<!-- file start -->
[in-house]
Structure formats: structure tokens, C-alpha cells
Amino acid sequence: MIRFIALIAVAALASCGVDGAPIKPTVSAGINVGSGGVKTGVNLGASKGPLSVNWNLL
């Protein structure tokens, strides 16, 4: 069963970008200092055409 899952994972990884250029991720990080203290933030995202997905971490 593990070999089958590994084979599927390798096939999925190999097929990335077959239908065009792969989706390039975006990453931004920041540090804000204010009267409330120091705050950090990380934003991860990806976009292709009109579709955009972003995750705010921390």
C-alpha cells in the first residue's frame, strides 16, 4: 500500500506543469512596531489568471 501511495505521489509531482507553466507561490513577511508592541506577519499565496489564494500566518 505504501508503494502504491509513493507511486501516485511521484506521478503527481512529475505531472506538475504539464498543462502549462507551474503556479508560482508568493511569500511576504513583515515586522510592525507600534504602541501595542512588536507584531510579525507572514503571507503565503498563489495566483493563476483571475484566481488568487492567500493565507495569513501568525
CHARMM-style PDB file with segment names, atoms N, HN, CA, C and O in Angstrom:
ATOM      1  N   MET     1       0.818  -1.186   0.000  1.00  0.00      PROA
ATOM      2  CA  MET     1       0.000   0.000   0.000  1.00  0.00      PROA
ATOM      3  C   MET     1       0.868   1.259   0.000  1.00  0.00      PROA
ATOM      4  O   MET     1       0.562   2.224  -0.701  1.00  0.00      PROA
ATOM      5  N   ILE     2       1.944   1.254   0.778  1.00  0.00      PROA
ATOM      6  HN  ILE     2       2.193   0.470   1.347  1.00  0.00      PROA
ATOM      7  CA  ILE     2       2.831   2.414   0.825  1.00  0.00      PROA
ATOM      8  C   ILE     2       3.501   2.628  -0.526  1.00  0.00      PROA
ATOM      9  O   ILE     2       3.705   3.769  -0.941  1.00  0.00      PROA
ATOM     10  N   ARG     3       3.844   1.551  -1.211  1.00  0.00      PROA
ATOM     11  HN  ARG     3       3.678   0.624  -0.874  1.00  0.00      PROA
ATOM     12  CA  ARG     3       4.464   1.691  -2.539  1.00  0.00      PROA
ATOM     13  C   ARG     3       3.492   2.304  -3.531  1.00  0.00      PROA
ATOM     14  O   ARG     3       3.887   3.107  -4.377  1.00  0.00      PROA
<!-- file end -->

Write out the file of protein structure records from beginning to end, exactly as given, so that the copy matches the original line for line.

[in-house]
Structure formats: structure tokens, C-alpha cells
Amino acid sequence: MIRFIALIAVAALASCGVDGAPIKPTVSAGINVGSGGVKTGVNLGASKGPLSVNWNLL
């Protein structure tokens, strides 16, 4: 069963970008200092055409 899952994972990884250029991720990080203290933030995202997905971490 593990070999089958590994084979599927390798096939999925190999097929990335077959239908065009792969989706390039975006990453931004920041540090804000204010009267409330120091705050950090990380934003991860990806976009292709009109579709955009972003995750705010921390």
C-alpha cells in the first residue's frame, strides 16, 4: 500500500506543469512596531489568471 501511495505521489509531482507553466507561490513577511508592541506577519499565496489564494500566518 505504501508503494502504491509513493507511486501516485511521484506521478503527481512529475505531472506538475504539464498543462502549462507551474503556479508560482508568493511569500511576504513583515515586522510592525507600534504602541501595542512588536507584531510579525507572514503571507503565503498563489495566483493563476483571475484566481488568487492567500493565507495569513501568525
CHARMM-style PDB file with segment names, atoms N, HN, CA, C and O in Angstrom:
ATOM      1  N   MET     1       0.818  -1.186   0.000  1.00  0.00      PROA
ATOM      2  CA  MET     1       0.000   0.000   0.000  1.00  0.00      PROA
ATOM      3  C   MET     1       0.868   1.259   0.000  1.00  0.00      PROA
ATOM      4  O   MET     1       0.562   2.224  -0.701  1.00  0.00      PROA
ATOM      5  N   ILE     2       1.944   1.254   0.778  1.00  0.00      PROA
ATOM      6  HN  ILE     2       2.193   0.470   1.347  1.00  0.00      PROA
ATOM      7  CA  ILE     2       2.831   2.414   0.825  1.00  0.00      PROA
ATOM      8  C   ILE     2       3.501   2.628  -0.526  1.00  0.00      PROA
ATOM      9  O   ILE     2       3.705   3.769  -0.941  1.00  0.00      PROA
ATOM     10  N   ARG     3       3.844   1.551  -1.211  1.00  0.00      PROA
ATOM     11  HN  ARG     3       3.678   0.624  -0.874  1.00  0.00      PROA
ATOM     12  CA  ARG     3       4.464   1.691  -2.539  1.00  0.00      PROA
ATOM     13  C   ARG     3       3.492   2.304  -3.531  1.00  0.00      PROA
ATOM     14  O   ARG     3       3.887   3.107  -4.377  1.00  0.00      PROA